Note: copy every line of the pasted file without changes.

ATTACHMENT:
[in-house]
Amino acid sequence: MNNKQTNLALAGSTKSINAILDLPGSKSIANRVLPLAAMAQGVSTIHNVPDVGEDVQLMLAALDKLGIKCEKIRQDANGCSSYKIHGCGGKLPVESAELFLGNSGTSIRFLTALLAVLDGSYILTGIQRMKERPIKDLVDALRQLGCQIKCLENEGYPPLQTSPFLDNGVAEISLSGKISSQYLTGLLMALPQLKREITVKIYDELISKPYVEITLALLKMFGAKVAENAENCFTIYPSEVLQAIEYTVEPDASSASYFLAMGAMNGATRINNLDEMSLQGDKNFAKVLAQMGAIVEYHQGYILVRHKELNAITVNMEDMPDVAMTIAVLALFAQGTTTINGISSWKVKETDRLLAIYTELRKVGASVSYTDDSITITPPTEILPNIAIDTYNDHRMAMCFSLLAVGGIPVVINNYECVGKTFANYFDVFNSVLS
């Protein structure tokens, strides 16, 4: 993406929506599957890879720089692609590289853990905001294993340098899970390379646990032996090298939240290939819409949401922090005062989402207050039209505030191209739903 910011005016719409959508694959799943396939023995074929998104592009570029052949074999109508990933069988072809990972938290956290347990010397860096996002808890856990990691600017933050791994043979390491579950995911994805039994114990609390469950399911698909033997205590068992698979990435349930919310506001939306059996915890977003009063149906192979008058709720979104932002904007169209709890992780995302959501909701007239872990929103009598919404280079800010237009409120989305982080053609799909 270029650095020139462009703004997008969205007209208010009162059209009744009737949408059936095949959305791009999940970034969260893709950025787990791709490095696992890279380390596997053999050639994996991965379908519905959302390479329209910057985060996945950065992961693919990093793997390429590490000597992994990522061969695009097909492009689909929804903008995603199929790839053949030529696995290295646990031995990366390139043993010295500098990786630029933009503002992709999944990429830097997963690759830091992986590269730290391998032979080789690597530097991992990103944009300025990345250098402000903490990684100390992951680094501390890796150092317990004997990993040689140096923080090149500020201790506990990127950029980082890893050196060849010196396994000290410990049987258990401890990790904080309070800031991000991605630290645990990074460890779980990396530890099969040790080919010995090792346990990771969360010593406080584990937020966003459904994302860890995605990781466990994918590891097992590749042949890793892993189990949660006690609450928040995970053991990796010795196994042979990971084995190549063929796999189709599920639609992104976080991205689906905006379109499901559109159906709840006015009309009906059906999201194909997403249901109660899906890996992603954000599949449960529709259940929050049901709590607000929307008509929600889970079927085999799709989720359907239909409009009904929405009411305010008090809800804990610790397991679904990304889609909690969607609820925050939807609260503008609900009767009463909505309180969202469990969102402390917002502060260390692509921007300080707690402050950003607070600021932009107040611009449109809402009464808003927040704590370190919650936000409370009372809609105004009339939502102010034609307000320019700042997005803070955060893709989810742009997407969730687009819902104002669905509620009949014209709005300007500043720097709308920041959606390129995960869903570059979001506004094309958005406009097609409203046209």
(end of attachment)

[in-house]
Amino acid sequence: MNNKQTNLALAGSTKSINAILDLPGSKSIANRVLPLAAMAQGVSTIHNVPDVGEDVQLMLAALDKLGIKCEKIRQDANGCSSYKIHGCGGKLPVESAELFLGNSGTSIRFLTALLAVLDGSYILTGIQRMKERPIKDLVDALRQLGCQIKCLENEGYPPLQTSPFLDNGVAEISLSGKISSQYLTGLLMALPQLKREITVKIYDELISKPYVEITLALLKMFGAKVAENAENCFTIYPSEVLQAIEYTVEPDASSASYFLAMGAMNGATRINNLDEMSLQGDKNFAKVLAQMGAIVEYHQGYILVRHKELNAITVNMEDMPDVAMTIAVLALFAQGTTTINGISSWKVKETDRLLAIYTELRKVGASVSYTDDSITITPPTEILPNIAIDTYNDHRMAMCFSLLAVGGIPVVINNYECVGKTFANYFDVFNSVLS
């Protein structure tokens, strides 16, 4: 993406929506599957890879720089692609590289853990905001294993340098899970390379646990032996090298939240290939819409949401922090005062989402207050039209505030191209739903 910011005016719409959508694959799943396939023995074929998104592009570029052949074999109508990933069988072809990972938290956290347990010397860096996002808890856990990691600017933050791994043979390491579950995911994805039994114990609390469950399911698909033997205590068992698979990435349930919310506001939306059996915890977003009063149906192979008058709720979104932002904007169209709890992780995302959501909701007239872990929103009598919404280079800010237009409120989305982080053609799909 270029650095020139462009703004997008969205007209208010009162059209009744009737949408059936095949959305791009999940970034969260893709950025787990791709490095696992890279380390596997053999050639994996991965379908519905959302390479329209910057985060996945950065992961693919990093793997390429590490000597992994990522061969695009097909492009689909929804903008995603199929790839053949030529696995290295646990031995990366390139043993010295500098990786630029933009503002992709999944990429830097997963690759830091992986590269730290391998032979080789690597530097991992990103944009300025990345250098402000903490990684100390992951680094501390890796150092317990004997990993040689140096923080090149500020201790506990990127950029980082890893050196060849010196396994000290410990049987258990401890990790904080309070800031991000991605630290645990990074460890779980990396530890099969040790080919010995090792346990990771969360010593406080584990937020966003459904994302860890995605990781466990994918590891097992590749042949890793892993189990949660006690609450928040995970053991990796010795196994042979990971084995190549063929796999189709599920639609992104976080991205689906905006379109499901559109159906709840006015009309009906059906999201194909997403249901109660899906890996992603954000599949449960529709259940929050049901709590607000929307008509929600889970079927085999799709989720359907239909409009009904929405009411305010008090809800804990610790397991679904990304889609909690969607609820925050939807609260503008609900009767009463909505309180969202469990969102402390917002502060260390692509921007300080707690402050950003607070600021932009107040611009449109809402009464808003927040704590370190919650936000409370009372809609105004009339939502102010034609307000320019700042997005803070955060893709989810742009997407969730687009819902104002669905509620009949014209709005300007500043720097709308920041959606390129995960869903570059979001506004094309958005406009097609409203046209």